clock menu more-arrow no yes mobile

Filed under:

Chatting with the enemy: A Q&A with 'The Good Phight'


With the clock ticking toward Wednesday night's Game 1 of the World Series between our New York Yankees and the Philadelphia soon to be ex-champs, er, Phillies I reached out to the folks over at SB Nation's Phillies blog 'The Good Phight.' Here is the result of our Q&A.

Pinstripe Alley: Not to insult Tampa Bay, but I guess I am insulting Tampa Bay. Does this series, being against the Yankees hold a little more excitement, mystique, aura -- whatever you want to call it -- than facing the Rays in 2008?

The Good Phight: I would say it’s more the idea of going for two in a row than it is playing the Yankees. It’s the difference between being a "nice story" and being elevated to all-time great status. Particularly for a franchise with a pretty moribund history like the Phillies, it’s a pretty big deal. I do think that having more eyeballs on the Series, by virtue of playing the Yankees, changes things a bit. The tree fell in the woods, so to speak, in 2008, but in 2009, it will really make a sound.

Pinstripe Alley: Does being the defending World Champion give the Phillies any sort of advantage heading into the series? Oh, and how do traditionally ornery Philadelphia fans deal with all this prosperity?

The Good Phight: I don’t really believe there’s a palpable advantage outside of perhaps the preparation for the media onslaught, and playing on the big stage. Most of the roster has been there before, so they know what to expect, so they can focus on baseball. Whether that gives them any kind of "advantage" in the Series over the Yankees, who deal with the media microscope year-round, is difficult to determine. As to "success," I could get used to it. It’s different than with Boston, where losing seemed to define the fanbase for so long that finally winning radically altered the tone of the "Nation" (ugh). Most fans can either remember 1980, or were at least aware that it was recent enough that it wasn’t some abstract concept. The 2009 season seems to be the year where the Phillies really started acting like one of the "big boys" in the league, throwing their weight around with player acquisition (getting the best pitcher at the deadline in Cliff Lee, coaxing Pedro Martinez back into the league, etc.). The Phillies had been spending pretty big for awhile, but the legitimacy conferred by a World Championship really changed everything.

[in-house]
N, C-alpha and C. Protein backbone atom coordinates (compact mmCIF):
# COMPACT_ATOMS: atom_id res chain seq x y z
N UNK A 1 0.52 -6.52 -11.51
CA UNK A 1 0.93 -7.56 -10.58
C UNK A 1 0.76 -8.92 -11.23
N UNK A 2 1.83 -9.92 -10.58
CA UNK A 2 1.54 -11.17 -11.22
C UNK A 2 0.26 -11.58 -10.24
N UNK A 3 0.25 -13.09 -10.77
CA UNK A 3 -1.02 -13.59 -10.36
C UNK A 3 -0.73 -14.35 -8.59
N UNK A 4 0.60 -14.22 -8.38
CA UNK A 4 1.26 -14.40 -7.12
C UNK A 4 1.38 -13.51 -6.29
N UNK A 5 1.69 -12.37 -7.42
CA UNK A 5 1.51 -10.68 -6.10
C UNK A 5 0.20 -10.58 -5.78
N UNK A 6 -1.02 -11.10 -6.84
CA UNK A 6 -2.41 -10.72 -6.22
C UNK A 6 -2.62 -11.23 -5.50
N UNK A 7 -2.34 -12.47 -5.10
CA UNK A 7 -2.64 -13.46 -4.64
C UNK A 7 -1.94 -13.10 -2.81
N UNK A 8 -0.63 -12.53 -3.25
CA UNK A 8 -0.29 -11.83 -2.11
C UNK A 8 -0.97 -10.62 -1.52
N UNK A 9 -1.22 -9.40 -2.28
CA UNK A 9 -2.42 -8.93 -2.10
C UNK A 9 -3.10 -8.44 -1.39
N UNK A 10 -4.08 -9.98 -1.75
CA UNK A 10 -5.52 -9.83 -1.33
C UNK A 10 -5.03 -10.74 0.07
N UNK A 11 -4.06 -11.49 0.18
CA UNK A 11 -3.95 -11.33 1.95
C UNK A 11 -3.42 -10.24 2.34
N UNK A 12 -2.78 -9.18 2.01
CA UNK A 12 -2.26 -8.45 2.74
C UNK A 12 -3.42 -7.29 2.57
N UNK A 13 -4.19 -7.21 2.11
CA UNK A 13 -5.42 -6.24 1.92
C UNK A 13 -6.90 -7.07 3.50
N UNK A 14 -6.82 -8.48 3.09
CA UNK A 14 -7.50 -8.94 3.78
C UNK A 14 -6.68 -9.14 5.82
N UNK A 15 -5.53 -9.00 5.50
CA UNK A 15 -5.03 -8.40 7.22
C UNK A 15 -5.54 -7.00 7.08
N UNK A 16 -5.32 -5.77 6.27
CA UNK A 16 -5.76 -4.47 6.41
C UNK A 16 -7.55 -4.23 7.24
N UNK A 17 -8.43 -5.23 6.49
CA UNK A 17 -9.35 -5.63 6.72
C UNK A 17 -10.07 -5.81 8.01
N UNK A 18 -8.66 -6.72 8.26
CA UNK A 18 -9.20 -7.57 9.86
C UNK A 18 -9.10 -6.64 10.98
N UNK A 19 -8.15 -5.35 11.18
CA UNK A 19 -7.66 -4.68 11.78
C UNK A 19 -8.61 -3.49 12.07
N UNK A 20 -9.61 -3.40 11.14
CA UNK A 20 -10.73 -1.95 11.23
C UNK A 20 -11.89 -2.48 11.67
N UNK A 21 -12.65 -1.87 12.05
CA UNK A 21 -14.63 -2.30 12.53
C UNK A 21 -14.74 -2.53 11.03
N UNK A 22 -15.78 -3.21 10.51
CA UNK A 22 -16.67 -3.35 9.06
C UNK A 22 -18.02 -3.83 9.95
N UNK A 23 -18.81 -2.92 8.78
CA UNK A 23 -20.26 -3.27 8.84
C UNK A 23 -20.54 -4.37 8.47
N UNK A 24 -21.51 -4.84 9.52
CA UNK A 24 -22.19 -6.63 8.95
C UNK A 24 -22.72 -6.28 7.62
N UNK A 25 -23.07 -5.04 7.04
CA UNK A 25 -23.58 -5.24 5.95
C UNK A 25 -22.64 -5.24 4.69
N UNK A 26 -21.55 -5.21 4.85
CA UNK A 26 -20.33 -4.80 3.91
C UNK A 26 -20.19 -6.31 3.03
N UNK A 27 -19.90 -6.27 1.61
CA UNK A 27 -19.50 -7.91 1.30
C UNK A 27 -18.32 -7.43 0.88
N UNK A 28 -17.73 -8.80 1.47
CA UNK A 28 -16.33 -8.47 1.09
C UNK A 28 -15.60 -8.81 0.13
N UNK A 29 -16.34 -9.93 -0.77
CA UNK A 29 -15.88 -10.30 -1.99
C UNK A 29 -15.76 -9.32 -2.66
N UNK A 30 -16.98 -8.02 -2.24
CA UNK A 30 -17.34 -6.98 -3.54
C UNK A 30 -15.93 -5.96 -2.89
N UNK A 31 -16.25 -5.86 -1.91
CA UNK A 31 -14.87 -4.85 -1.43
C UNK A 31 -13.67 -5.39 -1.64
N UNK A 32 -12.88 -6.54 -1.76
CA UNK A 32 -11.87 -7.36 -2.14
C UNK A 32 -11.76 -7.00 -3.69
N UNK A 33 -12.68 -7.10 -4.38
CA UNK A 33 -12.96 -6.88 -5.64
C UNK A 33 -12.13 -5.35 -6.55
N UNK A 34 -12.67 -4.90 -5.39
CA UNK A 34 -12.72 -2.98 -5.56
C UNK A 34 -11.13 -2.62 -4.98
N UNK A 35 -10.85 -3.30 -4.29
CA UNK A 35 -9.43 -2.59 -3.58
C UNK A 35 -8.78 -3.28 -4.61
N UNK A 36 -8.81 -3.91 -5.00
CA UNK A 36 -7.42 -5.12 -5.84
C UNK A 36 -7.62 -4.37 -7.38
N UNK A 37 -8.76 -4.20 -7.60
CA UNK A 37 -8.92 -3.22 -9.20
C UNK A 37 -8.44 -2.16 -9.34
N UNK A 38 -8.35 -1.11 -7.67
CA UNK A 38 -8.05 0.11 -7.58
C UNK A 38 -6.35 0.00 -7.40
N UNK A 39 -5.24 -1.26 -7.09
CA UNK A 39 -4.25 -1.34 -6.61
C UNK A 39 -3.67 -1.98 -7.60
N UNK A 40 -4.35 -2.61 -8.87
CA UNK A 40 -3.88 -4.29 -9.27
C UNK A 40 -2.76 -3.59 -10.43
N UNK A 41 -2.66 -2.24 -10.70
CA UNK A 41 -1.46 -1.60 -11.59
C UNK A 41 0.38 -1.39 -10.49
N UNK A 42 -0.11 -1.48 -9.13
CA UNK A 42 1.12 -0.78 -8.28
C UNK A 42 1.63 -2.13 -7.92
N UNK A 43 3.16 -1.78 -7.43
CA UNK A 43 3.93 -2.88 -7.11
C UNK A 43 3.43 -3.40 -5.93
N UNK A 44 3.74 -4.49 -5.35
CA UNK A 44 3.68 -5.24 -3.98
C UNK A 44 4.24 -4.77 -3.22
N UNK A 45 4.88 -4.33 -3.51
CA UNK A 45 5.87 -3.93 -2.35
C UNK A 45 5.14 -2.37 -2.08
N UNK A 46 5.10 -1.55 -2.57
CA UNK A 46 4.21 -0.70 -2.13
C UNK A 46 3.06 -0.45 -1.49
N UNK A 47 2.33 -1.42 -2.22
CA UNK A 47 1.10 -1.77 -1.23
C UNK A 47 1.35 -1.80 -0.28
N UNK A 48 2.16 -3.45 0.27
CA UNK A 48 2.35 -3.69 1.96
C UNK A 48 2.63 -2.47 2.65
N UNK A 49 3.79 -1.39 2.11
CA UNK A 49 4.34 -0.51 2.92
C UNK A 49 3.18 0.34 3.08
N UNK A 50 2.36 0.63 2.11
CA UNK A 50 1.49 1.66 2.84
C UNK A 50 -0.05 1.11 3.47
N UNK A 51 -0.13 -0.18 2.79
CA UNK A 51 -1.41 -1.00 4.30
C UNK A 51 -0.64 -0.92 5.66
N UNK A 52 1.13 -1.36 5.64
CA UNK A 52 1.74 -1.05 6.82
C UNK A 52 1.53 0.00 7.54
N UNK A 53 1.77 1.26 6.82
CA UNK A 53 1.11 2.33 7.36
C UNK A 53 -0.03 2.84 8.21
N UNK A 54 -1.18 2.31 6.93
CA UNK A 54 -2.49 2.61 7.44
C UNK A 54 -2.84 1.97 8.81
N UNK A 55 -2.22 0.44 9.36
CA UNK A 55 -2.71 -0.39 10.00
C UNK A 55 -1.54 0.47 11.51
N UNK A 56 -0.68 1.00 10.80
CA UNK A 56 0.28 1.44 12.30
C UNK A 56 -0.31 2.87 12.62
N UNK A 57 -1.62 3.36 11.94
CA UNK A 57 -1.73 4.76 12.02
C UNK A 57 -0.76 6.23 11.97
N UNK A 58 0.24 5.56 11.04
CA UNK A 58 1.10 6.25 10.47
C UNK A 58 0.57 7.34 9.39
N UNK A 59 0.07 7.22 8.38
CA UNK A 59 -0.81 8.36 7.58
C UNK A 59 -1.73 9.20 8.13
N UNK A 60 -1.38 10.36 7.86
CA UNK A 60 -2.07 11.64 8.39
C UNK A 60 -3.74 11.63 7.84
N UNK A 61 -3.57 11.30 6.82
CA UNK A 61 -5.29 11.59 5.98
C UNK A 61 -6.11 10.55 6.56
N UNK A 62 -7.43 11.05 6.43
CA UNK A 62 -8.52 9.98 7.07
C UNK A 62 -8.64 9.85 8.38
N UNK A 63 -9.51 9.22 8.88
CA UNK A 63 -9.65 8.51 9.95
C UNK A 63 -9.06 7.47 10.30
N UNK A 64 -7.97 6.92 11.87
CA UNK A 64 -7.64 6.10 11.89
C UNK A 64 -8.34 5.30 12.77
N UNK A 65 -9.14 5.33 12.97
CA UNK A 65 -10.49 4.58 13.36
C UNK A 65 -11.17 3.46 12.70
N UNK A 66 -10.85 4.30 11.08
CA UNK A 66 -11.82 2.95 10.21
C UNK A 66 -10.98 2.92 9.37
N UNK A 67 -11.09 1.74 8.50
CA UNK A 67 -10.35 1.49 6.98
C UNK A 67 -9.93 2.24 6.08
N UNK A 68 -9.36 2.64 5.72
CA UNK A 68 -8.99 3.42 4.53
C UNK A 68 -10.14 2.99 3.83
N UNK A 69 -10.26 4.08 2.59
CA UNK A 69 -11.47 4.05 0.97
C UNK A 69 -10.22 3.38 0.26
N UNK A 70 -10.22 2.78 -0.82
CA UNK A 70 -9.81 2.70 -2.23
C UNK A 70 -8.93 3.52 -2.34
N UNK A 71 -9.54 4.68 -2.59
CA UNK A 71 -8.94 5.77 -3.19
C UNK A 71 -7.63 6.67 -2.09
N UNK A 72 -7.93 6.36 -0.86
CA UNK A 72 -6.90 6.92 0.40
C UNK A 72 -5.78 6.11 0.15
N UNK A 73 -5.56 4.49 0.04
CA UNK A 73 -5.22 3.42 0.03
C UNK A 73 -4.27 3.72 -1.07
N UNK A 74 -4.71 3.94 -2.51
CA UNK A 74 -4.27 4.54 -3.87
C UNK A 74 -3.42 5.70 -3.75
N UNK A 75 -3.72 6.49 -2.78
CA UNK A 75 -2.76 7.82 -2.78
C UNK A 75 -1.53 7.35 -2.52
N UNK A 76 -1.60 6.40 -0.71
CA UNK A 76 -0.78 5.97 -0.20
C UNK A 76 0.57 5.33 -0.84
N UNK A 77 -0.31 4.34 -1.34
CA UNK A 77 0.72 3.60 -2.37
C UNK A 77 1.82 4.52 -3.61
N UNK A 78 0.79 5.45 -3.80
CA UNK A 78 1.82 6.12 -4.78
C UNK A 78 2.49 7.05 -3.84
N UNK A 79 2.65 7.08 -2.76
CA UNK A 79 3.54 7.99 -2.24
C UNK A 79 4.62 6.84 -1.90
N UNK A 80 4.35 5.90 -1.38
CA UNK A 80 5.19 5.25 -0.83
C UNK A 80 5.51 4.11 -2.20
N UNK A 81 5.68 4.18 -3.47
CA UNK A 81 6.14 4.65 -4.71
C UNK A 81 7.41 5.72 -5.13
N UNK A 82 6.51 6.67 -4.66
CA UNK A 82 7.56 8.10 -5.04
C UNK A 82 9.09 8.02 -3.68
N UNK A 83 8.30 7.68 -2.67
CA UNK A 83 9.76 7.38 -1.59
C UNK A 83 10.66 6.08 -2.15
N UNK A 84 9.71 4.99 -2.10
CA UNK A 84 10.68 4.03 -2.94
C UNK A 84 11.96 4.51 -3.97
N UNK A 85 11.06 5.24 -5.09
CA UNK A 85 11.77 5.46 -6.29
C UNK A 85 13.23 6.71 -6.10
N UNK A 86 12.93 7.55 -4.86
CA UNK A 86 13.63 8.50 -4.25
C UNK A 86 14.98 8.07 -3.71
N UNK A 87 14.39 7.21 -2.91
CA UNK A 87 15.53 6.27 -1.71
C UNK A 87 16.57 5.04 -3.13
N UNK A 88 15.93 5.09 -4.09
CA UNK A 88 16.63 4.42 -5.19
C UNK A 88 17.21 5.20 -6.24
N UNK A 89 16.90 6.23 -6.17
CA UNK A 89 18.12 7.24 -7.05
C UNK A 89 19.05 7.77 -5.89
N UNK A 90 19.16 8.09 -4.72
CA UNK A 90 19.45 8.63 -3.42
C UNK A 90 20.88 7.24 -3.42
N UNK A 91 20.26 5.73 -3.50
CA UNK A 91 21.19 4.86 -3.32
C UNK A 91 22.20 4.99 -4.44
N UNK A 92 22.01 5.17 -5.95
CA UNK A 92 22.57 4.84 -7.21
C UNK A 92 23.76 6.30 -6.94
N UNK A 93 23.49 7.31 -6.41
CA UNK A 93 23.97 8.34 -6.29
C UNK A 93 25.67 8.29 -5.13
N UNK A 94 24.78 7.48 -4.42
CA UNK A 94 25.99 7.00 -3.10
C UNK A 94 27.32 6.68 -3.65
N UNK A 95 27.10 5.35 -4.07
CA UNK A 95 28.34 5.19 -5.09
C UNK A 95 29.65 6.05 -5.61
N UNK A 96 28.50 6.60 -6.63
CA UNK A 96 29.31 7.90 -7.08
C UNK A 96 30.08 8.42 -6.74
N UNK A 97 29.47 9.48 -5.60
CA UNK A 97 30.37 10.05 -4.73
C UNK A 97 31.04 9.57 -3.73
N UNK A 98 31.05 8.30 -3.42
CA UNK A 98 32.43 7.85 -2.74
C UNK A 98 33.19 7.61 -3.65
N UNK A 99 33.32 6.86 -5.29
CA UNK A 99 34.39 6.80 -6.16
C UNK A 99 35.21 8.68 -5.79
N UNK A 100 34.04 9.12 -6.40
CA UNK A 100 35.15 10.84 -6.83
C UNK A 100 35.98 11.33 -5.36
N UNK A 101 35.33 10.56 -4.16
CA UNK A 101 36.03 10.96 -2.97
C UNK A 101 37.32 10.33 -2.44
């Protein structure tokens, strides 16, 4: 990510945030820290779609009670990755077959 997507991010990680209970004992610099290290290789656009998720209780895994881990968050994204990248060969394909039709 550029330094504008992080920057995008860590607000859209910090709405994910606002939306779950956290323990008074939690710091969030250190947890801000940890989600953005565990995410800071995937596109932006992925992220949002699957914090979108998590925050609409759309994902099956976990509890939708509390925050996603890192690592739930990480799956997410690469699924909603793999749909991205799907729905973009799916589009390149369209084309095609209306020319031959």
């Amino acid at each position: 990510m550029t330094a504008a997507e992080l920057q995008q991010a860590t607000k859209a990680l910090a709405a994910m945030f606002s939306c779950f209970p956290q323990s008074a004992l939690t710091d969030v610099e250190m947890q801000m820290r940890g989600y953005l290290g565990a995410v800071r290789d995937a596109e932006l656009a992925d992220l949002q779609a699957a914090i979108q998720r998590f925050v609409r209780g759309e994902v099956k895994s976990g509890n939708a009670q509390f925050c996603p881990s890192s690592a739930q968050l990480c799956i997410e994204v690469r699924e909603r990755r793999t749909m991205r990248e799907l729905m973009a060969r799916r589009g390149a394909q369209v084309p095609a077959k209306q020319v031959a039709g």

Pinstripe Alley: Brad Lidge and Ryan Madson have not exactly been sure things at the end of games. Do you feel confident the Phillies can close out games, or do the Yankees have an advantage in the late innings of tight games?

The Good Phight: Well, the best closer on the planet, ever, lives in the Bronx, so it’d be hard to say the Yankees don’t have an advantage in that regard. Let’s just say that I’m hopeful that Brad Lidge and the bullpen can keep it together for a few more games and not screw anything up too badly. The Yankees certainly have the advantage with Mariano Rivera, but if Lidge has "found it" and can be close to his 2008 self, that advantage will certainly be much smaller.

Pinstripe Alley: How big of an acquisition has Cliff Lee been for the Phillies?

The Good Phight: Simply huge. The anointed ace, Cole Hamels, has had a well-publicized off-year, due in great part to some bad luck, and probably thanks to his huge 2008 workload. Lee has taken the pressure off Hamels to be the stopper and given the Phillies the bonafide ace they haven’t had since Curt Schilling. And, with this World Series, he projects to nearly neutralize the Yankees’ deployment of CC Sabathia, which levels the playing field quite a bit.

Pinstripe Alley: In which area do you think the Yankees are superior to the Phillies? Is there one Yankee weakness you see that you think Philadelphia can exploit?

The Good Phight: As discussed previously, the back of the bullpen is a clear Yankees advantage. The Yankees lineup is better, but not by the huge margin one might expect. And that advantage will be mitigated somewhat in Philadelphia, where the Yankees have to pull one of their hitters and let their pitchers bat. As far as Yankee weaknesses, middle relief has been something of a problem recently, with the struggles of Boy Wonders Phil Hughes and Joba Chamberlain. Having a closer who can give you two innings on any given night cuts into that problem just a bit, though. The Phillies are a patient hitting ballclub; if they can make the starters throw lots of pitches, and knock them out in the middle innings, the Phillies might be able to exploit the Yankees middle relief problems.

Pinstripe Alley: Which player is the most important Phillie in this series?

The Good Phight: Cliff Lee. There are hints that he might be matching Sabathia in games 1, 4, and 7. If he can neutralize Sabathia in those games, it greatly improves the Phillies’ chances of winning.

Pinstripe Alley: Series prediction? Likely MVP?

The Good Phight: Naturally I’m going with the Phillies, and it’ll be six games. The Phillies’ deeper rotation will afford them the flexibility to make adjustments, including slotting certain starters into the bullpen, and the Phillies’ better overall team defense and baserunning will give them the narrowest edge in a pretty closely matched World Series. Cliff Lee is my Series MVP.

In all seriousness, this shapes up as a fabulous World Series. The defending champs vs. the team considered to be baseball's best throughout the regular season. Plenty of stars on both teams. Plenty of reasons for fans of both teams to think their team will win. Head over to The Good Phight to chat up Phillies fans, and see my answers to their questions. Just remember to do it with some class. Represent PA the right way. Please.